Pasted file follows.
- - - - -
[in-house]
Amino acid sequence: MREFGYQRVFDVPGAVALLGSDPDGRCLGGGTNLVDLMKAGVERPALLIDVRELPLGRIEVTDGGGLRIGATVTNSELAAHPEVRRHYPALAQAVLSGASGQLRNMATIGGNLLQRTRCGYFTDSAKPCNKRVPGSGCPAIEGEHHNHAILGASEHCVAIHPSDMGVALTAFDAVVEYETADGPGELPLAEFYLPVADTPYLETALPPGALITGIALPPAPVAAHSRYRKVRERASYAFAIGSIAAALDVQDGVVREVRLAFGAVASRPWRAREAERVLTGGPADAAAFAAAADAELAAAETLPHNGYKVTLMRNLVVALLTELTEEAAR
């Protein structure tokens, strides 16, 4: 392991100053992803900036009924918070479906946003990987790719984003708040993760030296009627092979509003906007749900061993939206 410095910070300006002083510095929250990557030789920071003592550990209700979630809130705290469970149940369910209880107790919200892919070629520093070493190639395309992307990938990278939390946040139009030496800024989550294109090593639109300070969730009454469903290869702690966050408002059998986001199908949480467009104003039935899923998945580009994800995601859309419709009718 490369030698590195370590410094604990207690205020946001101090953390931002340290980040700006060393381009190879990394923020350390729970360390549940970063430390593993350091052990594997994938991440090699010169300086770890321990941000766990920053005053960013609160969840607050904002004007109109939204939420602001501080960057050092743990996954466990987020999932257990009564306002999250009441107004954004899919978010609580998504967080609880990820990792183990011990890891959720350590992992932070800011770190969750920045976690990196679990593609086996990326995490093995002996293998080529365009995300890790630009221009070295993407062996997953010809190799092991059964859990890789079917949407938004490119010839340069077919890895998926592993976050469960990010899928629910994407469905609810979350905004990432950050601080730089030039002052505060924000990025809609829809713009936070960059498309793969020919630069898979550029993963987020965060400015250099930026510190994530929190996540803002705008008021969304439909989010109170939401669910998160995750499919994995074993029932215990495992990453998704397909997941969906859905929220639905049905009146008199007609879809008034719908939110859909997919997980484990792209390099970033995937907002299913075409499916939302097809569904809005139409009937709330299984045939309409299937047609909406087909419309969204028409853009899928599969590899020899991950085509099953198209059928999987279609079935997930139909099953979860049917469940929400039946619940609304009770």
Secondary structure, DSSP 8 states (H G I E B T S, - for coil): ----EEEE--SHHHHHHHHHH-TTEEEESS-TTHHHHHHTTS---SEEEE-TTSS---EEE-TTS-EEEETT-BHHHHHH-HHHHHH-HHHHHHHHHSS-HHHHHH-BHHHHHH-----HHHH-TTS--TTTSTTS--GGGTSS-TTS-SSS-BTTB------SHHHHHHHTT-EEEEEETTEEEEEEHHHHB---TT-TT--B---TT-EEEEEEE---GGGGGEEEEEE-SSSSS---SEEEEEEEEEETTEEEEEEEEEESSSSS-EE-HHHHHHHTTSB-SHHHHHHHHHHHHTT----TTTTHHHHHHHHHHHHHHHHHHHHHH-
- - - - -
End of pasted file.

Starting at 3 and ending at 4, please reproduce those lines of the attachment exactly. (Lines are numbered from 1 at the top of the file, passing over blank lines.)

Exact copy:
């Protein structure tokens, strides 16, 4: 392991100053992803900036009924918070479906946003990987790719984003708040993760030296009627092979509003906007749900061993939206 410095910070300006002083510095929250990557030789920071003592550990209700979630809130705290469970149940369910209880107790919200892919070629520093070493190639395309992307990938990278939390946040139009030496800024989550294109090593639109300070969730009454469903290869702690966050408002059998986001199908949480467009104003039935899923998945580009994800995601859309419709009718 490369030698590195370590410094604990207690205020946001101090953390931002340290980040700006060393381009190879990394923020350390729970360390549940970063430390593993350091052990594997994938991440090699010169300086770890321990941000766990920053005053960013609160969840607050904002004007109109939204939420602001501080960057050092743990996954466990987020999932257990009564306002999250009441107004954004899919978010609580998504967080609880990820990792183990011990890891959720350590992992932070800011770190969750920045976690990196679990593609086996990326995490093995002996293998080529365009995300890790630009221009070295993407062996997953010809190799092991059964859990890789079917949407938004490119010839340069077919890895998926592993976050469960990010899928629910994407469905609810979350905004990432950050601080730089030039002052505060924000990025809609829809713009936070960059498309793969020919630069898979550029993963987020965060400015250099930026510190994530929190996540803002705008008021969304439909989010109170939401669910998160995750499919994995074993029932215990495992990453998704397909997941969906859905929220639905049905009146008199007609879809008034719908939110859909997919997980484990792209390099970033995937907002299913075409499916939302097809569904809005139409009937709330299984045939309409299937047609909406087909419309969204028409853009899928599969590899020899991950085509099953198209059928999987279609079935997930139909099953979860049917469940929400039946619940609304009770």
Secondary structure, DSSP 8 states (H G I E B T S, - for coil): ----EEEE--SHHHHHHHHHH-TTEEEESS-TTHHHHHHTTS---SEEEE-TTSS---EEE-TTS-EEEETT-BHHHHHH-HHHHHH-HHHHHHHHHSS-HHHHHH-BHHHHHH-----HHHH-TTS--TTTSTTS--GGGTSS-TTS-SSS-BTTB------SHHHHHHHTT-EEEEEETTEEEEEEHHHHB---TT-TT--B---TT-EEEEEEE---GGGGGEEEEEE-SSSSS---SEEEEEEEEEETTEEEEEEEEEESSSSS-EE-HHHHHHHTTSB-SHHHHHHHHHHHHTT----TTTTHHHHHHHHHHHHHHHHHHHHHH-